Structural-Functionalism: This theory utilizes micro-
interpretation to suggest that given the issue, individuals may
unite temporarily to defend its interests. Structural-
functionalism helps to explain how political leaders can deal
with citizen demands that are hard to fulfill. Instead of
providing the actual goods sought, political leaders may instill
loyalty based on symbolic or cultural goods. The structural-
functional approach maintains two points:
1. In different countries, the same structure may perform
2. Absolute power is impossible and no one institution, or
individual entity, no matter how powerful, may be able to
control all facets in society.
COMPARATIVE POLITICS THEORIES (4)
Culturalist Approaches: This theory is likely to accept the
arguments of rational choice or structural analysis as both are
seen as helping to construct societal norms. Culturalism
begins with the premise that culture matters in any
explanation. It is important not to state grand assumptions
when using culture as a variable. For example, statements like
“Muslim countries are resistant to democracy,” or
“Confucianism helps explain capitalist development in East
Asia” are not appropriate. The problem with these claims is
that it represents a decontextualized generalization that
portrays culture as clear-cut, uniform, and basically static. The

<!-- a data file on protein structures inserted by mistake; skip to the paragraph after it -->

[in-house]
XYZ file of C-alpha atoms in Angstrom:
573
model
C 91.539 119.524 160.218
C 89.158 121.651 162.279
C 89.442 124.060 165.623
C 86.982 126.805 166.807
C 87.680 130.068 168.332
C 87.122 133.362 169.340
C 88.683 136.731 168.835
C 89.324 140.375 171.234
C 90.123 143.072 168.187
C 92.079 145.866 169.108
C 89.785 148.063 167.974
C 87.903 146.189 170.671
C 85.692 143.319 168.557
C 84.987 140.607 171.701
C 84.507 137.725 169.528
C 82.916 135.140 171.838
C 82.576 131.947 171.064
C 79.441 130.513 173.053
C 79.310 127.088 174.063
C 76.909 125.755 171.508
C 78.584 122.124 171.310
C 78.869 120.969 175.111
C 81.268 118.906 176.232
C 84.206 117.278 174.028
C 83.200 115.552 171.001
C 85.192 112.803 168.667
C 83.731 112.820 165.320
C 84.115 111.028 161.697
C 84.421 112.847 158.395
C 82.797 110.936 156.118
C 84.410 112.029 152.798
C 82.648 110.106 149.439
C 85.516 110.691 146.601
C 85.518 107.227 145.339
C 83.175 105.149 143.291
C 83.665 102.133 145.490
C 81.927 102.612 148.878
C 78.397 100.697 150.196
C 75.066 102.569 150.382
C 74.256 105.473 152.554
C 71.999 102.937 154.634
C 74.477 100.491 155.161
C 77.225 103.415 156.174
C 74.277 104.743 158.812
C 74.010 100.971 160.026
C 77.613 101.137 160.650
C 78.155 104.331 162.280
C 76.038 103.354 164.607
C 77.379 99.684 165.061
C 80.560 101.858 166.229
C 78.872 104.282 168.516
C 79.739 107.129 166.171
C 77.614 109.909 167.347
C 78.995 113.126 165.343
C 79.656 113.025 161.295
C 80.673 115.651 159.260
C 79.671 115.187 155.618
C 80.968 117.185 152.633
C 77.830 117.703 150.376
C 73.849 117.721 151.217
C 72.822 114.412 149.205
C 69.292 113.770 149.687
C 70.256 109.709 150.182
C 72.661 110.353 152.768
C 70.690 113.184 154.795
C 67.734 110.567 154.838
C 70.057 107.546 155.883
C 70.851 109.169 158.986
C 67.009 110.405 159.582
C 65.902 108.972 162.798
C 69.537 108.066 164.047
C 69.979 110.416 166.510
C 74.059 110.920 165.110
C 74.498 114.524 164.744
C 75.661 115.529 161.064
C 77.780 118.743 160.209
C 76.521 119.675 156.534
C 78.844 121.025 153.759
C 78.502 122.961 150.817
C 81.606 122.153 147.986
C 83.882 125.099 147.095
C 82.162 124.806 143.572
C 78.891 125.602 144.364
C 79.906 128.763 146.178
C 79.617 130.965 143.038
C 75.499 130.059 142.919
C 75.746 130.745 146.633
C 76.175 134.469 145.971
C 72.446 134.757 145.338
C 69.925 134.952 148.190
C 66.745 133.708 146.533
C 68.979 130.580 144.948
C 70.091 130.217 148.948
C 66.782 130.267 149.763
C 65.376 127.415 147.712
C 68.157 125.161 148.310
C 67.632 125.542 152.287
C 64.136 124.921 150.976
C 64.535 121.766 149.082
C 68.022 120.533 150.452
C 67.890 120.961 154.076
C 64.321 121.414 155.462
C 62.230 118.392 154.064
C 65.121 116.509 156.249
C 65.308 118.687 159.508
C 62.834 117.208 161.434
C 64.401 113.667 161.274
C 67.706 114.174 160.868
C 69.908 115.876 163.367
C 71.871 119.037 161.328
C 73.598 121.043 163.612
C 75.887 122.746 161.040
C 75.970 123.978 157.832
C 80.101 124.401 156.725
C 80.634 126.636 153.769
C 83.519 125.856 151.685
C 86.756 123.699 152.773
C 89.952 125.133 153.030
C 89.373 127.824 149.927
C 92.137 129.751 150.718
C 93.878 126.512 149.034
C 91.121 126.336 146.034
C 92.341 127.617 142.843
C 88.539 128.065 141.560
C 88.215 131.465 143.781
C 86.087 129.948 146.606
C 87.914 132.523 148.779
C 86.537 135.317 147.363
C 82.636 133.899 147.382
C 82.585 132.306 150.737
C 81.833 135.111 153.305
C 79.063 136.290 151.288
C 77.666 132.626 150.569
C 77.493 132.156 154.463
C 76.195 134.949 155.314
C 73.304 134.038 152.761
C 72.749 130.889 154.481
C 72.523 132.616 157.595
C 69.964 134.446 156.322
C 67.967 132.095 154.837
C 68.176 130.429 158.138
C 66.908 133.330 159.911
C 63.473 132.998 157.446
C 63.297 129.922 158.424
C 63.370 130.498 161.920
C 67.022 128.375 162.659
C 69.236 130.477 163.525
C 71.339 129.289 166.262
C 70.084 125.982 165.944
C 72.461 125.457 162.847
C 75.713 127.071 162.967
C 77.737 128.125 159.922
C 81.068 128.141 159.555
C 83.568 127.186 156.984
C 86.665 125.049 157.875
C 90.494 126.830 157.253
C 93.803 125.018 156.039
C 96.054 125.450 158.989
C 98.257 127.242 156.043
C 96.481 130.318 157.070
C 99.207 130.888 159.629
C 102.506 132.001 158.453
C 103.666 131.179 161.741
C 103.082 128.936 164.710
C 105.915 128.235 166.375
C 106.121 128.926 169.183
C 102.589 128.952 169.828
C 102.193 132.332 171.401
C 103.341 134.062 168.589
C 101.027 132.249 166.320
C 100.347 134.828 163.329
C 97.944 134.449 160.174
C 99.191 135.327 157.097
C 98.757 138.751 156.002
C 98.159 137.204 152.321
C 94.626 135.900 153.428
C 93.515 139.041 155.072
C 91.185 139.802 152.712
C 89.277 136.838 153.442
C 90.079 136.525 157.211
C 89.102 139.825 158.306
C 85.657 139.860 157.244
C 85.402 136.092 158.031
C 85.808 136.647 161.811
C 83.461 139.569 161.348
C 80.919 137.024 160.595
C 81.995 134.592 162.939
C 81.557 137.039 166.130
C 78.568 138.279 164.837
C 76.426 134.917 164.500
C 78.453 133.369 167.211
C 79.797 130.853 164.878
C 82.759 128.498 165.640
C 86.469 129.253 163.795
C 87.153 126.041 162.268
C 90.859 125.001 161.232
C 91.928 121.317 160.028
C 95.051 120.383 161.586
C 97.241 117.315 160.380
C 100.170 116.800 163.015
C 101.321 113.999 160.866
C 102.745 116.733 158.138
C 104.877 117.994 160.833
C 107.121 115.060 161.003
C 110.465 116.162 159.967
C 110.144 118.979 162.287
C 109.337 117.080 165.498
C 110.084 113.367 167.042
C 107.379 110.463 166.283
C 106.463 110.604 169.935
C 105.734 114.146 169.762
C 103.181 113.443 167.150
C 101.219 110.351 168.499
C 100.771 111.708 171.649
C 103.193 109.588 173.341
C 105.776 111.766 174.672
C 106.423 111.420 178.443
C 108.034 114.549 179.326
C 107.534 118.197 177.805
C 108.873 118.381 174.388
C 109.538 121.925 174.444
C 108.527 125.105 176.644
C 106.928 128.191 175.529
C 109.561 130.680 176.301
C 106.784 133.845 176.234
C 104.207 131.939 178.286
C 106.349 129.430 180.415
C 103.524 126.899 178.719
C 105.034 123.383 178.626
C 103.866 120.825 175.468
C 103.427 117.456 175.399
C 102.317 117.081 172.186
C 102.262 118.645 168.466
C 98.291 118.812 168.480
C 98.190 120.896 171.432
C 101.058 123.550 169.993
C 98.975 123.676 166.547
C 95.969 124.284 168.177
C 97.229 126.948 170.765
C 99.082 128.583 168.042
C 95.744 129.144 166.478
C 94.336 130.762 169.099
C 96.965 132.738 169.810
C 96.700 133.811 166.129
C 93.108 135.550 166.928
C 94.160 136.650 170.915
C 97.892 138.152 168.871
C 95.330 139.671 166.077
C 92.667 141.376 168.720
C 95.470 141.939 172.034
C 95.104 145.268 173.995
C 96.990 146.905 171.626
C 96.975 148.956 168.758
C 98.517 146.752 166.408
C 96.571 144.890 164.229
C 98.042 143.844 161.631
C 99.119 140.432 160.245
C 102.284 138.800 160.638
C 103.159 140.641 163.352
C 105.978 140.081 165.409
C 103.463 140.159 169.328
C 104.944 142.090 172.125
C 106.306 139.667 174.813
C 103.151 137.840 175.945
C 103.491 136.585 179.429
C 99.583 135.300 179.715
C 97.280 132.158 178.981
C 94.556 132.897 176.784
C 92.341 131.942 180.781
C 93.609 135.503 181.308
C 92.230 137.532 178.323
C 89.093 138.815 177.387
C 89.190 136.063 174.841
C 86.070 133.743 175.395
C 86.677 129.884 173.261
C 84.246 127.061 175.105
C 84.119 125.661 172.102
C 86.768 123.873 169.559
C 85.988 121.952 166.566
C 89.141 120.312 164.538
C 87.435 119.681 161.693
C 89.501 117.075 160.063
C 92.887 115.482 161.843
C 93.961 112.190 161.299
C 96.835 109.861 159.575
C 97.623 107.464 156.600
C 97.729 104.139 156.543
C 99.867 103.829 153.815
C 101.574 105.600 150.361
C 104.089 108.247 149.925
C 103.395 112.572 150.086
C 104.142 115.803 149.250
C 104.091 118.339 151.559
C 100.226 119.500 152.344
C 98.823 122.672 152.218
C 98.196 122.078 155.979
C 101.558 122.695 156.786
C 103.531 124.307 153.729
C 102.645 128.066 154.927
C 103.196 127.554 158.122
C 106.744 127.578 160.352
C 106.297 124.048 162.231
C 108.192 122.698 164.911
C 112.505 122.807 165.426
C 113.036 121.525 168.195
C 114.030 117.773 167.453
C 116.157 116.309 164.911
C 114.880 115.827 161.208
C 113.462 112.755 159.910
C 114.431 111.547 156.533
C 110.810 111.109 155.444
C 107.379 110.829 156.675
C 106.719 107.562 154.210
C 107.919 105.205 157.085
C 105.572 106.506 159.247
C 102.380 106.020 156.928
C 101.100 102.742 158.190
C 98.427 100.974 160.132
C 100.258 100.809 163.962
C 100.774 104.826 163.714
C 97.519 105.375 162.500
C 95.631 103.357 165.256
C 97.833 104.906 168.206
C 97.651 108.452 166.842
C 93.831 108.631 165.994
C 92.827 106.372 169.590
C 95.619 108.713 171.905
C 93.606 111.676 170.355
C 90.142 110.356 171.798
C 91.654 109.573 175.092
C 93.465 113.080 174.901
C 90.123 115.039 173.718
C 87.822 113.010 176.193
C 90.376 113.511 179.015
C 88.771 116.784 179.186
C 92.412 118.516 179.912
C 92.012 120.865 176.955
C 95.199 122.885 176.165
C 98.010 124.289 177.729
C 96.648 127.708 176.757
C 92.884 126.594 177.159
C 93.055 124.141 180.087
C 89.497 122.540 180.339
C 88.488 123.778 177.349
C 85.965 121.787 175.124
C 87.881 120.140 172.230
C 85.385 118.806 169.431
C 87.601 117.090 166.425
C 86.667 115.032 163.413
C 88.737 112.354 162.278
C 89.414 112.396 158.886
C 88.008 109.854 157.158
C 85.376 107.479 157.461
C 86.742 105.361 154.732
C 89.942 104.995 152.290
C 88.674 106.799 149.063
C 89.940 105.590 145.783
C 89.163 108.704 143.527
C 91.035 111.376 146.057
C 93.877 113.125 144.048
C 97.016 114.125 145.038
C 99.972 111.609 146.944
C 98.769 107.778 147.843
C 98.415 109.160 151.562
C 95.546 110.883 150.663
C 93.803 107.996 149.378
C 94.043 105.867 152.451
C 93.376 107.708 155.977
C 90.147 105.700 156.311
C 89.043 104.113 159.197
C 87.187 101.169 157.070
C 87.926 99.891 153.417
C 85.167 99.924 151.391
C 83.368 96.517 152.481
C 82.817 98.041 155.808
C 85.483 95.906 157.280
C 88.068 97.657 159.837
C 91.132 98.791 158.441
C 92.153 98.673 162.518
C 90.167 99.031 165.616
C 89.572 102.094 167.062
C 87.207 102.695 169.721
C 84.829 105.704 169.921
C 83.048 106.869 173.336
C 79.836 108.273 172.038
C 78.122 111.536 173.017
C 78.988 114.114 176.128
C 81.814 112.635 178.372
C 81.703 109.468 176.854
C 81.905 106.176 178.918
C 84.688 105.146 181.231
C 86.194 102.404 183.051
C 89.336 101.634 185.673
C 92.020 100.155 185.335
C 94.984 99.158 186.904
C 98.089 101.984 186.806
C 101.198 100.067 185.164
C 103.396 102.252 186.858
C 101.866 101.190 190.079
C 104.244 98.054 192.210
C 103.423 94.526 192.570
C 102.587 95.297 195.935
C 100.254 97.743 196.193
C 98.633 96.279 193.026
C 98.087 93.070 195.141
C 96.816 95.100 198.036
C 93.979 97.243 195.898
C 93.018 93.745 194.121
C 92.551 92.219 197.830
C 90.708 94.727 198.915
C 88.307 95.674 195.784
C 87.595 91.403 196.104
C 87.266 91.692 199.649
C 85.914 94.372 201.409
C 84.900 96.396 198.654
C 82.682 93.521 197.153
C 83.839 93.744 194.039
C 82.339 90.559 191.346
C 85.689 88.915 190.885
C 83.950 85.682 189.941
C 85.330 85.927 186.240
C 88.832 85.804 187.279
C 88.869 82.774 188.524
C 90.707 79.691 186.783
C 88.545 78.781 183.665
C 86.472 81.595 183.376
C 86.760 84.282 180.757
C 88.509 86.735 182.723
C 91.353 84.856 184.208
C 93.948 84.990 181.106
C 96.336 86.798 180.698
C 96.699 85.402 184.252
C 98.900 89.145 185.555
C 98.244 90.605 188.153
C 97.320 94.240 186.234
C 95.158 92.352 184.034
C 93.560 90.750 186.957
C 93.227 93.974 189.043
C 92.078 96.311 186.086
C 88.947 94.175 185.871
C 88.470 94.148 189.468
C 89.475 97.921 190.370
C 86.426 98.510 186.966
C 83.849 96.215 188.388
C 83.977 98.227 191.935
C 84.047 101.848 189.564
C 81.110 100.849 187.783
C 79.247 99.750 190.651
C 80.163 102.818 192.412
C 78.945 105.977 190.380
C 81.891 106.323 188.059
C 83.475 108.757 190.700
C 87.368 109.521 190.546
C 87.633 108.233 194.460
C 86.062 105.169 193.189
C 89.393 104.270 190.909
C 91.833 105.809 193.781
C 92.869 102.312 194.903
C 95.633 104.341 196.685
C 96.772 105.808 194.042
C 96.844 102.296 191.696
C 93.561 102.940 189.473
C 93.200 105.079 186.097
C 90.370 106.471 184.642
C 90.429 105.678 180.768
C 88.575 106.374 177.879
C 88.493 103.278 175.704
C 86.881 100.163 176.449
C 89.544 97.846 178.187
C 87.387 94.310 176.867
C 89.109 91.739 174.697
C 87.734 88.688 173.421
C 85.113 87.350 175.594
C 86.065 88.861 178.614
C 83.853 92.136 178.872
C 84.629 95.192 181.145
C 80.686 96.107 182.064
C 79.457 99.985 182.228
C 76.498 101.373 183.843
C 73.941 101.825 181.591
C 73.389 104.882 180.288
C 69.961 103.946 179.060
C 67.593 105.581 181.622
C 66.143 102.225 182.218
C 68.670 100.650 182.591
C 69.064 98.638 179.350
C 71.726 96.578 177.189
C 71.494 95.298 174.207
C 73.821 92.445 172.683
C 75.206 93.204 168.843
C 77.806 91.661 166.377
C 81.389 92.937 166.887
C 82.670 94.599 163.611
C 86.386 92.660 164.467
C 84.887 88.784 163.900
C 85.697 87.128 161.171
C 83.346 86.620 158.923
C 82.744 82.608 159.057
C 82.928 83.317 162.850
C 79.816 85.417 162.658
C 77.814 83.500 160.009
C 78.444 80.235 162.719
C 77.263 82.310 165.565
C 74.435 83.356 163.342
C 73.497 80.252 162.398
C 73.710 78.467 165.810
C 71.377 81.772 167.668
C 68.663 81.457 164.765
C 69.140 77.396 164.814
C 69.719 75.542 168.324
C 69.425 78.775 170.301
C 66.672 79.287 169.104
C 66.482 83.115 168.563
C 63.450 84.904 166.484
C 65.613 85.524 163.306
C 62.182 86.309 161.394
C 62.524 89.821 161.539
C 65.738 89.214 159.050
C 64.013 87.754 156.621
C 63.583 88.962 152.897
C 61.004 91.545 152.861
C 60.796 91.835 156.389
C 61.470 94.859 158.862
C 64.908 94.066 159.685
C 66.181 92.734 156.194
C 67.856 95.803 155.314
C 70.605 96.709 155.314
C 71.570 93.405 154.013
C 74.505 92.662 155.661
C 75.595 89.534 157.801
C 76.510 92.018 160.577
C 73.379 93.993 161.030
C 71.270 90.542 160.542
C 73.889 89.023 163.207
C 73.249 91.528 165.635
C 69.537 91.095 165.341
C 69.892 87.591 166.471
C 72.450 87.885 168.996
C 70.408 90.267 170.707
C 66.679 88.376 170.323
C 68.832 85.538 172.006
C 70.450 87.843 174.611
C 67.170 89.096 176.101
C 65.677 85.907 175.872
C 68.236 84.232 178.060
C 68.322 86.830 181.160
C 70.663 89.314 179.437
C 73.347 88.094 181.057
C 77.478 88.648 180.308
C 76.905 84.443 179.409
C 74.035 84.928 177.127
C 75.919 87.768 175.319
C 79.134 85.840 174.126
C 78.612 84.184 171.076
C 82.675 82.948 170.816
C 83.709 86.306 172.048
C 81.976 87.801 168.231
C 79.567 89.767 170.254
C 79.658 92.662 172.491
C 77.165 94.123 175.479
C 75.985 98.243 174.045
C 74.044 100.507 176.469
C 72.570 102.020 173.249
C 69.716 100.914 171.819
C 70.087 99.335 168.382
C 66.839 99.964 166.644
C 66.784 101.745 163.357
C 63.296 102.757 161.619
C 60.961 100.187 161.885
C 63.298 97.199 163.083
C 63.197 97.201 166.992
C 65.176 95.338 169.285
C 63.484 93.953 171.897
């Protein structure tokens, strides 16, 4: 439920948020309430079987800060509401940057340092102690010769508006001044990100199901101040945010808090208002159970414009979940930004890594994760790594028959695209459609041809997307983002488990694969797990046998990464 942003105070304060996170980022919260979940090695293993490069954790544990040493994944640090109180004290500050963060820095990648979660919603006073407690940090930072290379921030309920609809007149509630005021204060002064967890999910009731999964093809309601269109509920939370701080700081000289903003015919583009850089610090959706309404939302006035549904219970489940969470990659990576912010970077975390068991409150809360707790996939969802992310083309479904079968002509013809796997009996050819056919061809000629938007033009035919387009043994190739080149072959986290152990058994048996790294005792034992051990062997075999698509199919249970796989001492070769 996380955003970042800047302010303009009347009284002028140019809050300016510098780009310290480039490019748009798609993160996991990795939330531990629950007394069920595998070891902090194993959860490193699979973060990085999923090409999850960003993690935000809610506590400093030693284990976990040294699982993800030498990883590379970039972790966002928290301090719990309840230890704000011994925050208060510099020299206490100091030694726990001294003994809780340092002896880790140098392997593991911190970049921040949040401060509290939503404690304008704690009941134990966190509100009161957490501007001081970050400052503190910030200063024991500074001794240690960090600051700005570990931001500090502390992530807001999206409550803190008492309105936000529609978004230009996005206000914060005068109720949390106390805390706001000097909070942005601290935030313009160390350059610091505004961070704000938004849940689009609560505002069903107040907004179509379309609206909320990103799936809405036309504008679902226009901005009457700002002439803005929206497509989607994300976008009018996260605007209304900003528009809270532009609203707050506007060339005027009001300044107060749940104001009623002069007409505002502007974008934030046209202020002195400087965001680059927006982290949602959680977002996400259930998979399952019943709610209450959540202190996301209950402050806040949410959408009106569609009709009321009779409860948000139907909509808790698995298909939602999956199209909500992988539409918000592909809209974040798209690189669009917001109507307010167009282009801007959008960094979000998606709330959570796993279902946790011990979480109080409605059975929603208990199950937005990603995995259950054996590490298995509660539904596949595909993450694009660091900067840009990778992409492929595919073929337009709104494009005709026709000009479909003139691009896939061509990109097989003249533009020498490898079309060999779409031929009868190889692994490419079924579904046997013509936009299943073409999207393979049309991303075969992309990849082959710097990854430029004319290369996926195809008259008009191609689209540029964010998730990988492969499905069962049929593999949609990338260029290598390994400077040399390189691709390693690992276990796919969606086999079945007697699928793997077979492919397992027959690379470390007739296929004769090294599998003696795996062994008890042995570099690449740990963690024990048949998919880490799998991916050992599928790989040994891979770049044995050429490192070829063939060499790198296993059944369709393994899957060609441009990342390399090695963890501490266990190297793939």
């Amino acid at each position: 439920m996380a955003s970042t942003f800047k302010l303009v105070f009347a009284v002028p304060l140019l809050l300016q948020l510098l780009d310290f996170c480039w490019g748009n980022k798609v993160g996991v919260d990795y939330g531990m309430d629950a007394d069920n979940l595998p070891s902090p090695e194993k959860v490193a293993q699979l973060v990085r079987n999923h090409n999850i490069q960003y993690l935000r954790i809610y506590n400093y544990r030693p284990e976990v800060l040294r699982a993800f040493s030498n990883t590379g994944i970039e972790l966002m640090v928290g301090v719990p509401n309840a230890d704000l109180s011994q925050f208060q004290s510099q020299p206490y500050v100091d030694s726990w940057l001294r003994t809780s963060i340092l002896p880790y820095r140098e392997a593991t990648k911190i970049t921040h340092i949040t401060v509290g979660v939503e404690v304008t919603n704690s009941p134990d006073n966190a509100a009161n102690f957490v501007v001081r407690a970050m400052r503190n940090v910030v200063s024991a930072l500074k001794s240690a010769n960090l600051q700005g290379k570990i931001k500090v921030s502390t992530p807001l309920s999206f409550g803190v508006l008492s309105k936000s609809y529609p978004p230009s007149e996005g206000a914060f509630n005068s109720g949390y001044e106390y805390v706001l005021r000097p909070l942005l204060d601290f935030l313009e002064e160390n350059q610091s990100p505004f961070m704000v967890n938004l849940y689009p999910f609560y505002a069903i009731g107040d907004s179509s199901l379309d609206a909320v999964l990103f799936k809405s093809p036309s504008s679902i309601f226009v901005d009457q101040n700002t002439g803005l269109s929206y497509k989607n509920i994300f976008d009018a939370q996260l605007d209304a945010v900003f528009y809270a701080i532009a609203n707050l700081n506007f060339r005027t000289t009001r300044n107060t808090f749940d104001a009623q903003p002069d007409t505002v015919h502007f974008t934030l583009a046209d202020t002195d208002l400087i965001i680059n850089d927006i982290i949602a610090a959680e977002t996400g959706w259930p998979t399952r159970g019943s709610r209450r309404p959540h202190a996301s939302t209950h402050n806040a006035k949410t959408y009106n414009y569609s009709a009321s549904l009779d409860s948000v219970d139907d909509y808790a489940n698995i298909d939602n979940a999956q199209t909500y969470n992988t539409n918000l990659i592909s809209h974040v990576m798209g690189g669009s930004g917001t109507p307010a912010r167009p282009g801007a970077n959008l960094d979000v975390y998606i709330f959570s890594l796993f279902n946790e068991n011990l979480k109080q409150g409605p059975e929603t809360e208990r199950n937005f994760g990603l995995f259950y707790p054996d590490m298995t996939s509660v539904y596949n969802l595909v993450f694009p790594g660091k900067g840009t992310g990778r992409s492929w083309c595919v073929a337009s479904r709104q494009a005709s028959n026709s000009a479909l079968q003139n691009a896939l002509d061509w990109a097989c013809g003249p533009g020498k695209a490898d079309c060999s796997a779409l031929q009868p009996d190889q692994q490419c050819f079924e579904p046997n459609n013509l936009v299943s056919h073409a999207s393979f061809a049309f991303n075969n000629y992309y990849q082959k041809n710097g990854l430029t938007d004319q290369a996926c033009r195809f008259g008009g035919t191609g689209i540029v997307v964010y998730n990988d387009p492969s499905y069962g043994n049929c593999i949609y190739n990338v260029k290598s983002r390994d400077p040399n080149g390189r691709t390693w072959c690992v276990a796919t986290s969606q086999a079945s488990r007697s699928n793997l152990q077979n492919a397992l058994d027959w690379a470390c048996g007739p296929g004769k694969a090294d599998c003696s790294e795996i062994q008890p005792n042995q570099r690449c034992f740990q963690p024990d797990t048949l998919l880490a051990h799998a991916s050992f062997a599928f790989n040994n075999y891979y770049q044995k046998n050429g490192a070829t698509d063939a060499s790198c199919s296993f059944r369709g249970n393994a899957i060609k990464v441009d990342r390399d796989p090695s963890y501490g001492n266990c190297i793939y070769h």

majority of Culturalists would argue today that culture is multi-
vocal and multidimensional.
ROLE OF THEORY
Everyone uses theory whether they know it or not. Many
of us devise our own theories through our childhood
socializations up to adulthood. Disagreements within the
field of political science for example come about when
there is no agreement over the basic forces that shape
the discipline. Students become disillusioned when
situations arise that sweep forecasts into the abyss.
Elitism and Pluralism serve as the foundation for the
social sciences with political science being more inclined
to adhere to pluralist arguments. Readers are
encouraged to utilize both theories throughout the text.
This will assist students of the political sciences to
critically analyze those arguments presented by the
author in order to devise their own methodologies
concerning political science. Theory also helps
researches to classify certain variables. It may be
thought of as a pair of sunglasses that helps us filter
EXAMPLE OF THEORY - REALISM
Realism accords that as human
nature remains the predominant factor
in a nation-state’s foreign policy, it is
further determined that such policies
are focused upon self-interest. As the
inherent motive for man is survival, it
applies to the applied foreign policies